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Japan to continue releasing Fukushima radioactive water into ocean for next 30 years

Radioactive wastewater in Fukushima Daiichi Nuclear Plant.  Credit: Arirang News.

Japan started to release some of the wastewater from the stricken Fukushima nuclear power plant into the Pacific Ocean.

The devastating earthquake and tsunami in 2011 caused water within the plant to be contaminated, and the discharge of more than one million metric tonnes of wastewater, is expected to take decades.

The first batch of around 1-point-3 million tons of stored wastewater was discharged into the Pacific Ocean on Thursday.

A first step toward decommissioning the crippled Fukushima Daiichi nuclear power plant. The plant's operator, Tokyo Electric Power Company held a press conference on Thursday and said 200 to 210 tons of wastewater will be released by Thursday midnight.

From Friday, the company plans to release around 460 tons in a 24-hour window. Ahead of the release, Japan uses a filtering system called Multi-nuclide Removal Facility, also known as ALPS.

The Japanese government says ALPS can bring down all radioactive substances to below government standards except tritium. Ahead of the release, TEPCO officials also announced the tritium concentration levels to the public. They conducted a check on Tuesday by mixing a liter of contaminated water with 12-hundred tons of seawater.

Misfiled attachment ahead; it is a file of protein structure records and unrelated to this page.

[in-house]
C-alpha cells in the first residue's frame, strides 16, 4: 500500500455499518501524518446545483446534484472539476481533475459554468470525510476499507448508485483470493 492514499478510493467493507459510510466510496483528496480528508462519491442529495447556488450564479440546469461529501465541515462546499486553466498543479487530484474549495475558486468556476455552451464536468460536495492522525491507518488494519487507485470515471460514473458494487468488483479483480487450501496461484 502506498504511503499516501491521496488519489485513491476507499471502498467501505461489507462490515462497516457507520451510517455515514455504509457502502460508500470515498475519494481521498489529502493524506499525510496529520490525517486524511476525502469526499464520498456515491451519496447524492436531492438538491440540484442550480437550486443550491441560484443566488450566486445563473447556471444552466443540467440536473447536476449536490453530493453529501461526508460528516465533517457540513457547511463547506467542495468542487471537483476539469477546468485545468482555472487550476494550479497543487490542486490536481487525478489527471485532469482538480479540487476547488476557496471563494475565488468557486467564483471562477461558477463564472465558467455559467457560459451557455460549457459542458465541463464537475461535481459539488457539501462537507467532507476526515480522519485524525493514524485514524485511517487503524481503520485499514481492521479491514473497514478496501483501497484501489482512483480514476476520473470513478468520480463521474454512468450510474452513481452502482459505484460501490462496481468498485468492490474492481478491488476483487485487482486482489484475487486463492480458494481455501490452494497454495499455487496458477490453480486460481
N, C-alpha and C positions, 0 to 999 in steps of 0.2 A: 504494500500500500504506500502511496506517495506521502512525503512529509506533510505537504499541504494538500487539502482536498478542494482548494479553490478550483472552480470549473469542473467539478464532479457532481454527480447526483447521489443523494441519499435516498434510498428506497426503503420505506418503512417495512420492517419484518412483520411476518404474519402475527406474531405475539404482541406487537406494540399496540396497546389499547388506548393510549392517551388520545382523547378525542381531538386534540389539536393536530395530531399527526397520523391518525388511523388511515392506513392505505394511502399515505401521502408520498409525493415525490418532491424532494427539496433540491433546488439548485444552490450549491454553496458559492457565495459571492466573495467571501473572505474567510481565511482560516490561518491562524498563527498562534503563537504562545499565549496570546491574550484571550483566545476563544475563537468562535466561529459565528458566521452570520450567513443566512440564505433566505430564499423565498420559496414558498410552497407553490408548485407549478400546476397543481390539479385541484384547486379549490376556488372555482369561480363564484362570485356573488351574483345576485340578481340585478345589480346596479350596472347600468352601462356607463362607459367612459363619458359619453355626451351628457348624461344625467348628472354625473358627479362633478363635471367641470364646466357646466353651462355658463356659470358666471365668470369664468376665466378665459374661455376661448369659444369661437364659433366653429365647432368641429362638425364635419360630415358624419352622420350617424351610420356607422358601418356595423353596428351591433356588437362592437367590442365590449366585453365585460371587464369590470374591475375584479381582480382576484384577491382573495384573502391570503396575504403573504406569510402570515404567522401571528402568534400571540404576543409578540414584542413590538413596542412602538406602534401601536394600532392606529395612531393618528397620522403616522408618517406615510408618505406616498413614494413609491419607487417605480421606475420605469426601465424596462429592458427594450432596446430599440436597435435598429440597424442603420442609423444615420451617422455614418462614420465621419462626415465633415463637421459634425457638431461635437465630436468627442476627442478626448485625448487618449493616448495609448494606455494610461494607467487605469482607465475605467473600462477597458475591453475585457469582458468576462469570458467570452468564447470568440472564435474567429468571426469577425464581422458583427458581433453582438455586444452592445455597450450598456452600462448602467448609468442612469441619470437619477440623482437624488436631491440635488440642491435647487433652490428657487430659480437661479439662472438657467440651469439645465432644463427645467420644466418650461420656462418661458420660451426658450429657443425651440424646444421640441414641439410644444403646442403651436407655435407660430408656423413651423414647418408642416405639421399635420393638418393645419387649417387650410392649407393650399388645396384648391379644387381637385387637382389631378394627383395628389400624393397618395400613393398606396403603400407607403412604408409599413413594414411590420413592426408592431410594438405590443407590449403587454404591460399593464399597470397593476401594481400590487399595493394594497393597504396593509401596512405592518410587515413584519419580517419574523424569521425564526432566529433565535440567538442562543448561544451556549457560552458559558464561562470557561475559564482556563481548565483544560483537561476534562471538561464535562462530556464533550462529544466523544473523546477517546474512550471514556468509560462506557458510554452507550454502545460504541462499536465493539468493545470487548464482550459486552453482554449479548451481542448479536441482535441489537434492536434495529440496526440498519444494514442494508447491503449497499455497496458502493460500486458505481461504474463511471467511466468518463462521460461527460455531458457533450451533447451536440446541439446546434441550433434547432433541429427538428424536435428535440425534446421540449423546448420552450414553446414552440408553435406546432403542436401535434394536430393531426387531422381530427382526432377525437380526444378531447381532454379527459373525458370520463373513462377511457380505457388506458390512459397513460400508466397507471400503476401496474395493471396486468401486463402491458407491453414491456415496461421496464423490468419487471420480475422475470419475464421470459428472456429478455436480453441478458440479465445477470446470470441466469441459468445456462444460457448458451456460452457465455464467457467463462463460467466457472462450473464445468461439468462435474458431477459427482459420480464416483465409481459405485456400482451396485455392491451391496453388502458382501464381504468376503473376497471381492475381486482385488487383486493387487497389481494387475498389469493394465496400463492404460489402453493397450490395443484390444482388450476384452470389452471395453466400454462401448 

Japanese officials said the tritium concentration level was 43 to 63 becquerels per liter, far below a self-designated standard of 1,500 becquerels per liter. With the help of ALPS, Japanese officials hope to complete the discharge over the next 30 years. Three decades is still a long time, so securing safety will be a challenge. Another big hurdle is getting rid of the fuel debris inside some of the reactors.

The highly radioactive debris is a mixture of melted nuclear fuel and structures surrounding it. They were found on the floors of reactors number one to three after the 2011 disaster.

Even experts in Japan are saying that getting rid of those , will be a challenge. There are around 880 known tons of radioactive debris.

Japan's Asahi Shimbun said not a gram of it has been taken out as of this March. Japan is working on developing robots that can do the job, but it hasn't been easy.

Even with the release of the first batch of wastewater, Japan still has many tough challenges to overcome.

Source: Kim Jung-sil, Arirang News.

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